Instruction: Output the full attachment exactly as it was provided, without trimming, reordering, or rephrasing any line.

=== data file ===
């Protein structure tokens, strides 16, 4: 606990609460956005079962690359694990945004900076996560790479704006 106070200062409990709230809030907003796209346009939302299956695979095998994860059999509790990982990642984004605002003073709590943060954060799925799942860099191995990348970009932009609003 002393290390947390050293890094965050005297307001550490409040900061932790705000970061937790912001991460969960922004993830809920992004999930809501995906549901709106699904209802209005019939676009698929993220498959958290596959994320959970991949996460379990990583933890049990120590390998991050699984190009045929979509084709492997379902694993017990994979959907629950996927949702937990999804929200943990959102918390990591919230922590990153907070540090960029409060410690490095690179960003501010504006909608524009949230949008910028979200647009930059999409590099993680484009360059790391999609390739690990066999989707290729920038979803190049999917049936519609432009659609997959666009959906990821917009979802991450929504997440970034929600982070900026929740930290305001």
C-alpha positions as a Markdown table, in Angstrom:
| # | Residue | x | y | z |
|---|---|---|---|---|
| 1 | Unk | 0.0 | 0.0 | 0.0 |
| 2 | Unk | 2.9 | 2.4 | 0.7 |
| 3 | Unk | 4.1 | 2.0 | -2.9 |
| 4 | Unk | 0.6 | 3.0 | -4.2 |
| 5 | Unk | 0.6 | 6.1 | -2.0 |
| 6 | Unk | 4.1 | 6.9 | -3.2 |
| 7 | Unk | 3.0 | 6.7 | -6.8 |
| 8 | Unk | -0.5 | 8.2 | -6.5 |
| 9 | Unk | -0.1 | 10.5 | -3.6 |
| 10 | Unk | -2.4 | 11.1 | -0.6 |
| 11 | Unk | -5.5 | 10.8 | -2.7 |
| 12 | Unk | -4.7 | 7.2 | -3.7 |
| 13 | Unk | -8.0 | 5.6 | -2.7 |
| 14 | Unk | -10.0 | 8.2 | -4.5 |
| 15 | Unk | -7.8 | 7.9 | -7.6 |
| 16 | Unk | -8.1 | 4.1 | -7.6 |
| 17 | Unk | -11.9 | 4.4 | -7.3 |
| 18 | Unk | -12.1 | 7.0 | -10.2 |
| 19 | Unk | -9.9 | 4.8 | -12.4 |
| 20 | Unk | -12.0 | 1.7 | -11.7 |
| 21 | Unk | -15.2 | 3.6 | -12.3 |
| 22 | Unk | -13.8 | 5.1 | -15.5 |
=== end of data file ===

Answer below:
């Protein structure tokens, strides 16, 4: 606990609460956005079962690359694990945004900076996560790479704006 106070200062409990709230809030907003796209346009939302299956695979095998994860059999509790990982990642984004605002003073709590943060954060799925799942860099191995990348970009932009609003 002393290390947390050293890094965050005297307001550490409040900061932790705000970061937790912001991460969960922004993830809920992004999930809501995906549901709106699904209802209005019939676009698929993220498959958290596959994320959970991949996460379990990583933890049990120590390998991050699984190009045929979509084709492997379902694993017990994979959907629950996927949702937990999804929200943990959102918390990591919230922590990153907070540090960029409060410690490095690179960003501010504006909608524009949230949008910028979200647009930059999409590099993680484009360059790391999609390739690990066999989707290729920038979803190049999917049936519609432009659609997959666009959906990821917009979802991450929504997440970034929600982070900026929740930290305001």
C-alpha positions as a Markdown table, in Angstrom:
| # | Residue | x | y | z |
|---|---|---|---|---|
| 1 | Unk | 0.0 | 0.0 | 0.0 |
| 2 | Unk | 2.9 | 2.4 | 0.7 |
| 3 | Unk | 4.1 | 2.0 | -2.9 |
| 4 | Unk | 0.6 | 3.0 | -4.2 |
| 5 | Unk | 0.6 | 6.1 | -2.0 |
| 6 | Unk | 4.1 | 6.9 | -3.2 |
| 7 | Unk | 3.0 | 6.7 | -6.8 |
| 8 | Unk | -0.5 | 8.2 | -6.5 |
| 9 | Unk | -0.1 | 10.5 | -3.6 |
| 10 | Unk | -2.4 | 11.1 | -0.6 |
| 11 | Unk | -5.5 | 10.8 | -2.7 |
| 12 | Unk | -4.7 | 7.2 | -3.7 |
| 13 | Unk | -8.0 | 5.6 | -2.7 |
| 14 | Unk | -10.0 | 8.2 | -4.5 |
| 15 | Unk | -7.8 | 7.9 | -7.6 |
| 16 | Unk | -8.1 | 4.1 | -7.6 |
| 17 | Unk | -11.9 | 4.4 | -7.3 |
| 18 | Unk | -12.1 | 7.0 | -10.2 |
| 19 | Unk | -9.9 | 4.8 | -12.4 |
| 20 | Unk | -12.0 | 1.7 | -11.7 |
| 21 | Unk | -15.2 | 3.6 | -12.3 |
| 22 | Unk | -13.8 | 5.1 | -15.5 |